Health Care in the Navajo Nation: Dine Hozho
At Healthline, we love receiving reader feedback from all over the world. This week, we received a greeting from Mr. Kimbrow Talk, a health educator on the Navajo Nation. He reports the challenges of delivering health care and education to his people, many of whom still lack running water and electricity. Mr. Talk, father of three, does home visits and provides health education to elders in the Navajo language. He is but one of the unsung heroes of health care, working to improve health care disparities in our world.
The Navajo Nation is the largest tribe in the US - and one of the youngest with a median age of about 22 years. The per capita income is $6,000 compared to the US average of $21,000 and more than 56% of the Navajo population live below the poverty level. The unemployment rate is 10 times the national average - 43% as opposed to 4.3%. The Navajo Nation is a vast geographic territory challenged by lack of infrastructure in the 21st century. Inadequate paved roads, telecommunications, running water, electricity, sanitation and emergency services all make delivery of health care services challenging.
Interestingly, the people of the Navajo Nation fare better than the general US population in cancer and heart disease deaths. Far worse are deaths from diabetes, alcohol, and pneumonia/influenza. The US death rate for pneumonia/flu is 13% and the Navajo Nation is 21%. What can be done to improve that number? Prevention is key, especially for the elderly or the those with chronic illnesses like asthma. Now is the perfect time for an immunization campaign for both pneumonia and influenza.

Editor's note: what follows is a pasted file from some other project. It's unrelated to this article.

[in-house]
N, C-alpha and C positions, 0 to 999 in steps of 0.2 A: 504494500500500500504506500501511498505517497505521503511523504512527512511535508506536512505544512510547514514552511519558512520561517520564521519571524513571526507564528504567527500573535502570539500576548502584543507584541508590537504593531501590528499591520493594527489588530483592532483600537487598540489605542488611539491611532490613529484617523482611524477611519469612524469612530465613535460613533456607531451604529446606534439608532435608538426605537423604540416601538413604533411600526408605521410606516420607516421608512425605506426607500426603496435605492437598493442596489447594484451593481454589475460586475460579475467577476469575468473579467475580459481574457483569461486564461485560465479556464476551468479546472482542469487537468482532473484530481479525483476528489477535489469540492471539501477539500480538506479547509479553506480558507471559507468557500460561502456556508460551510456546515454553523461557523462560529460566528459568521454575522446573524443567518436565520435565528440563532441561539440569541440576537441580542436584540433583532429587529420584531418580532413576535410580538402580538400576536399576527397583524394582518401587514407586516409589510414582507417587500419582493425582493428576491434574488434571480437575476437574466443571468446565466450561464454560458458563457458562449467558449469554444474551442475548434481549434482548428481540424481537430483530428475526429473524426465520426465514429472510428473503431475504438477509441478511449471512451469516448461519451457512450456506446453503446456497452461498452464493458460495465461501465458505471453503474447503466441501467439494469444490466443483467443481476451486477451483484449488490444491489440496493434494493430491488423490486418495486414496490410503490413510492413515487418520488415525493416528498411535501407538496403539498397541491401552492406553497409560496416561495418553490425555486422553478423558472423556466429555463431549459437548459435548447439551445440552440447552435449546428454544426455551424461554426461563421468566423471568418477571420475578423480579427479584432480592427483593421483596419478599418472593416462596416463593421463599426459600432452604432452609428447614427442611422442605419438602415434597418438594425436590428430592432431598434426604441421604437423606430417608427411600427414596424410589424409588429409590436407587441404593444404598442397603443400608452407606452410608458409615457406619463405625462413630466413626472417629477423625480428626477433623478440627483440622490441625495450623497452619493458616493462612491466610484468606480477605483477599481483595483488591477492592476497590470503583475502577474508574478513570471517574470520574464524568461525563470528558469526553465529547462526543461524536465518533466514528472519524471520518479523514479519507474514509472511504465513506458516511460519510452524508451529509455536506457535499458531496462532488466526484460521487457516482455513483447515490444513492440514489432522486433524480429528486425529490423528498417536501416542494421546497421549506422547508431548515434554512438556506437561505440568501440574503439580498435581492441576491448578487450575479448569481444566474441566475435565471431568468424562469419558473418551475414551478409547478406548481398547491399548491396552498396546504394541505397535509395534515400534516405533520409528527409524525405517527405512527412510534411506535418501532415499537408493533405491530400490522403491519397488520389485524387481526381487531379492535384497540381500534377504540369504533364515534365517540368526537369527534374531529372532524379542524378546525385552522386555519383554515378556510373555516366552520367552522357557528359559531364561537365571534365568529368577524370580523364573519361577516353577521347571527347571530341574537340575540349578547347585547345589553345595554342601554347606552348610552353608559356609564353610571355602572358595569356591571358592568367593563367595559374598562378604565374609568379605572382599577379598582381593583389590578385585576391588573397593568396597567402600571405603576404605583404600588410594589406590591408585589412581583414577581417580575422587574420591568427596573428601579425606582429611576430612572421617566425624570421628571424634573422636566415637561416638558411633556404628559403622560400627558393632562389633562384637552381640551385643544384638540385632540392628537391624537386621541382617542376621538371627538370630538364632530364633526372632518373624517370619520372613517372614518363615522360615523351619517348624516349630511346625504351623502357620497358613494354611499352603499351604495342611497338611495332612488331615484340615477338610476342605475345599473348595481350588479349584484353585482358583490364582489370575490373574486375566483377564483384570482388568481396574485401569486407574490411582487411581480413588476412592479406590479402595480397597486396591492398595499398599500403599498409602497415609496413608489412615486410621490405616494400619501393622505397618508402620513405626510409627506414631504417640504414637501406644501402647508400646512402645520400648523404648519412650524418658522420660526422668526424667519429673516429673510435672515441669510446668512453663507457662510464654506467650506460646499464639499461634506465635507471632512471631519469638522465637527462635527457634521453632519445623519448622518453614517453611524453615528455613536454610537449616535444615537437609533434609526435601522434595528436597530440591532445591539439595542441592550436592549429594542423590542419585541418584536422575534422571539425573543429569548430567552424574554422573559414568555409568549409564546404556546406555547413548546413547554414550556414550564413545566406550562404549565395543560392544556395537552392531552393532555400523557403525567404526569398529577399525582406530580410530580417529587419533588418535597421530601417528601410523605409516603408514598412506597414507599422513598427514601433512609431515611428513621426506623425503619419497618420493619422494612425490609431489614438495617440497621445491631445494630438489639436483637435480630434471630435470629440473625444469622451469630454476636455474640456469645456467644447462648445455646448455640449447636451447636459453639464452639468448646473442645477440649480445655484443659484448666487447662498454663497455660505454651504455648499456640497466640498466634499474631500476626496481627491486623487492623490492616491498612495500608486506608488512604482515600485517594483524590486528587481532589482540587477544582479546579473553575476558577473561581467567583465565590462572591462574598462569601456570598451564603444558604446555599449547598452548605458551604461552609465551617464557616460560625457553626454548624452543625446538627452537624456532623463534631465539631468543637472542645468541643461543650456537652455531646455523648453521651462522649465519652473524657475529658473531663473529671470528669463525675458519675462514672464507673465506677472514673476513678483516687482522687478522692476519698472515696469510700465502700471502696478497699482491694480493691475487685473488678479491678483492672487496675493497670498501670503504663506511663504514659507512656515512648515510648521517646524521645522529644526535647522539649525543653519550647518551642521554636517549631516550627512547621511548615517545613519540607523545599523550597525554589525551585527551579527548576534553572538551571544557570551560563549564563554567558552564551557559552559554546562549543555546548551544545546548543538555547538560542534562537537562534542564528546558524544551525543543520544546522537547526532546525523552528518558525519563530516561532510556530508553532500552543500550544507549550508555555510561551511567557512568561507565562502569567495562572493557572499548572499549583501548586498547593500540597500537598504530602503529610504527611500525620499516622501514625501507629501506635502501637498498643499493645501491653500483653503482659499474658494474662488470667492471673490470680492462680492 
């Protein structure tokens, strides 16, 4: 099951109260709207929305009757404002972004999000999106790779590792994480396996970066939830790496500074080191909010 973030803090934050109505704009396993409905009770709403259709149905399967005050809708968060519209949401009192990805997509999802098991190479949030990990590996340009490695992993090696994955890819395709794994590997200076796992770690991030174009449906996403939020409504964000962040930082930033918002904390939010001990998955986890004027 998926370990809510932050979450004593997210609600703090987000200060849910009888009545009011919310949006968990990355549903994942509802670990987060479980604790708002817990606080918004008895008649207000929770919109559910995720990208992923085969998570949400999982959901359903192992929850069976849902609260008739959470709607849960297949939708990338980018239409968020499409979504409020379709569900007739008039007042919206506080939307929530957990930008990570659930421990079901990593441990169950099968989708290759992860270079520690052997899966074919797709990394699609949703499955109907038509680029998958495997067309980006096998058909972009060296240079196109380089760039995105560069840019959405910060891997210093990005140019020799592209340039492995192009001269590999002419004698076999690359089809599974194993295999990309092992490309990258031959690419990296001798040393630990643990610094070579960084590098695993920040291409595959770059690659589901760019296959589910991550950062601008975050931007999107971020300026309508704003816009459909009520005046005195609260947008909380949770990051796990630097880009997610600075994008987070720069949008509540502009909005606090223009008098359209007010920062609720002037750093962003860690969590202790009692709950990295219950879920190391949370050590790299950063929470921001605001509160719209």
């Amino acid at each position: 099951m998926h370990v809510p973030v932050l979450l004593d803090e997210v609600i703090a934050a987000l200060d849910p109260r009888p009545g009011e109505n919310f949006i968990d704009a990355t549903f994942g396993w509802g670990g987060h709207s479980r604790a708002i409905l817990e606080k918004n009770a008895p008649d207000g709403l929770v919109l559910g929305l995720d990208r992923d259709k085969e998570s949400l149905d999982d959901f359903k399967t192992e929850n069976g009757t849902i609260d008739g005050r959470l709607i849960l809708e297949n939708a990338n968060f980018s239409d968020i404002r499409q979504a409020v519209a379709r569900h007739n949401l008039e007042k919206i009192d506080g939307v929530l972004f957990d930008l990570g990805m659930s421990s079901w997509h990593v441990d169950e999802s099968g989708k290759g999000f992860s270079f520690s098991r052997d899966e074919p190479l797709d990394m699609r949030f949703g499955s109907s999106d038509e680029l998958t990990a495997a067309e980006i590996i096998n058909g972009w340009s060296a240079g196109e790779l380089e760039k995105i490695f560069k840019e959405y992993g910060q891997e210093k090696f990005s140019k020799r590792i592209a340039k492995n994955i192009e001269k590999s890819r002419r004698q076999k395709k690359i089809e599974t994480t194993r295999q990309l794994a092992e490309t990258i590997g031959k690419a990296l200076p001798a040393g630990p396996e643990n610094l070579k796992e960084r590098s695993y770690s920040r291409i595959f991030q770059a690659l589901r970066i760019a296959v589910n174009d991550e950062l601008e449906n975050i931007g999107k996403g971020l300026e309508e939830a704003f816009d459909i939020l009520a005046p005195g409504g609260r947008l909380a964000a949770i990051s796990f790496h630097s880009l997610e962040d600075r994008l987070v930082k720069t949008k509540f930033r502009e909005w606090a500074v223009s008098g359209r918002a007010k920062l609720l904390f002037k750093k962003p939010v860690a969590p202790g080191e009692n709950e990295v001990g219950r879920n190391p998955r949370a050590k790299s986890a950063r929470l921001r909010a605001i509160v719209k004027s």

Other keys to preventing the flu and pneumonia:
- stop smoking: use of tobacco decreases the body's ability to ward off infection
- wash your hands frequently to prevent the spread of germs
- cover your mouth and nose when sneezing and coughing. Germs travel 3 feet when we sneeze!
- discard tissues properly so that others avoid contact with them
- wash dishes in hot water so that others are not contaminated by germs
- wear a mask or scarf over your mouth and nose when cleaning dusty and moldy areas.
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